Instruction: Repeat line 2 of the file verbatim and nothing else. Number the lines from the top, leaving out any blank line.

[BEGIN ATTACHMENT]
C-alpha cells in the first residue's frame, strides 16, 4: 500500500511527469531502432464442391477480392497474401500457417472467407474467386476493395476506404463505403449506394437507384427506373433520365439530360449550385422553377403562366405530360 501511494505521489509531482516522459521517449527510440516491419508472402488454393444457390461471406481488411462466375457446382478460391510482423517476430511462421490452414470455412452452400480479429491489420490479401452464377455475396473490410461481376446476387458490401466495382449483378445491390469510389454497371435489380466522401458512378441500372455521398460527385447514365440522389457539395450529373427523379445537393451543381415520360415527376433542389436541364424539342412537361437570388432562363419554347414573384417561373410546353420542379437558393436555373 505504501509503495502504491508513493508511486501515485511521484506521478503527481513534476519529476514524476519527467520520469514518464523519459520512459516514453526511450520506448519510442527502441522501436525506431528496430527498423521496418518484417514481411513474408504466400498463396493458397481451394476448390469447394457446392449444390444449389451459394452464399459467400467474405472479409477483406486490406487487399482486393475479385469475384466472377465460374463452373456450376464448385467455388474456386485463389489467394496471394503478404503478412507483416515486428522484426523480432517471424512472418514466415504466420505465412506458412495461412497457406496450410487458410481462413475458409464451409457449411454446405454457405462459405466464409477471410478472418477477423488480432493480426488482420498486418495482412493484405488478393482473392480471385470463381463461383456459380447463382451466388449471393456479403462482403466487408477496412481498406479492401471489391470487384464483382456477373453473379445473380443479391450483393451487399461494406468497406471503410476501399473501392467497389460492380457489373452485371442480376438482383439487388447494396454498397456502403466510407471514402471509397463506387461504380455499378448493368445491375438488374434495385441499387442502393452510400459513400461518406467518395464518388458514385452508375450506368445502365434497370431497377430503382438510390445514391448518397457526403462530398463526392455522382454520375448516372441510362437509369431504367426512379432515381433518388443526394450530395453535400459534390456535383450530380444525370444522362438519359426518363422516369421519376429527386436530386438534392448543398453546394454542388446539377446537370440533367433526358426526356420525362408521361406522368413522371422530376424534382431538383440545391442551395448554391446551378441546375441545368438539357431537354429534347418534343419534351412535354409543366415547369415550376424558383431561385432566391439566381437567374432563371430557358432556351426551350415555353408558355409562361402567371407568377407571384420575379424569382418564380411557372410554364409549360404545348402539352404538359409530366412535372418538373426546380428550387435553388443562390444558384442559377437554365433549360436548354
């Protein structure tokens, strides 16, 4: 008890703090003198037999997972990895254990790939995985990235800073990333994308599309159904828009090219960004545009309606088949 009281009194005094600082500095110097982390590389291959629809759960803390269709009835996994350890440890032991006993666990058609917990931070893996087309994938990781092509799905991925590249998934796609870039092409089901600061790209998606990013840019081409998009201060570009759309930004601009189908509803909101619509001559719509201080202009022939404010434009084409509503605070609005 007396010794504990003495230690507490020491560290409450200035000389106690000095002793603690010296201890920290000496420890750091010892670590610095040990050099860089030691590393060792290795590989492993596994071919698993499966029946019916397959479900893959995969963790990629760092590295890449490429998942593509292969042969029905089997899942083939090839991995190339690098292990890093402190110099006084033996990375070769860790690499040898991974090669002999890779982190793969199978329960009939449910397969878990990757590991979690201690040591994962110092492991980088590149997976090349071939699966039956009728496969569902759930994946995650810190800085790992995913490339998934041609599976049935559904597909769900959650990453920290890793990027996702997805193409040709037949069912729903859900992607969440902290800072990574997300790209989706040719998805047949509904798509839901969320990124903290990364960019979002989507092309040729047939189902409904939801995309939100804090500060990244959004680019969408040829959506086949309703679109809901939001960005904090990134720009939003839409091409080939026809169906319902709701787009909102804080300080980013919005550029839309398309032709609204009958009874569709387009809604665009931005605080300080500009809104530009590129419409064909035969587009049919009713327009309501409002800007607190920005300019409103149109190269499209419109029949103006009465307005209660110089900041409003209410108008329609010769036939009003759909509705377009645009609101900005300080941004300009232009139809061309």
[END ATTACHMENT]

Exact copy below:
């Protein structure tokens, strides 16, 4: 008890703090003198037999997972990895254990790939995985990235800073990333994308599309159904828009090219960004545009309606088949 009281009194005094600082500095110097982390590389291959629809759960803390269709009835996994350890440890032991006993666990058609917990931070893996087309994938990781092509799905991925590249998934796609870039092409089901600061790209998606990013840019081409998009201060570009759309930004601009189908509803909101619509001559719509201080202009022939404010434009084409509503605070609005 007396010794504990003495230690507490020491560290409450200035000389106690000095002793603690010296201890920290000496420890750091010892670590610095040990050099860089030691590393060792290795590989492993596994071919698993499966029946019916397959479900893959995969963790990629760092590295890449490429998942593509292969042969029905089997899942083939090839991995190339690098292990890093402190110099006084033996990375070769860790690499040898991974090669002999890779982190793969199978329960009939449910397969878990990757590991979690201690040591994962110092492991980088590149997976090349071939699966039956009728496969569902759930994946995650810190800085790992995913490339998934041609599976049935559904597909769900959650990453920290890793990027996702997805193409040709037949069912729903859900992607969440902290800072990574997300790209989706040719998805047949509904798509839901969320990124903290990364960019979002989507092309040729047939189902409904939801995309939100804090500060990244959004680019969408040829959506086949309703679109809901939001960005904090990134720009939003839409091409080939026809169906319902709701787009909102804080300080980013919005550029839309398309032709609204009958009874569709387009809604665009931005605080300080500009809104530009590129419409064909035969587009049919009713327009309501409002800007607190920005300019409103149109190269499209419109029949103006009465307005209660110089900041409003209410108008329609010769036939009003759909509705377009645009609101900005300080941004300009232009139809061309």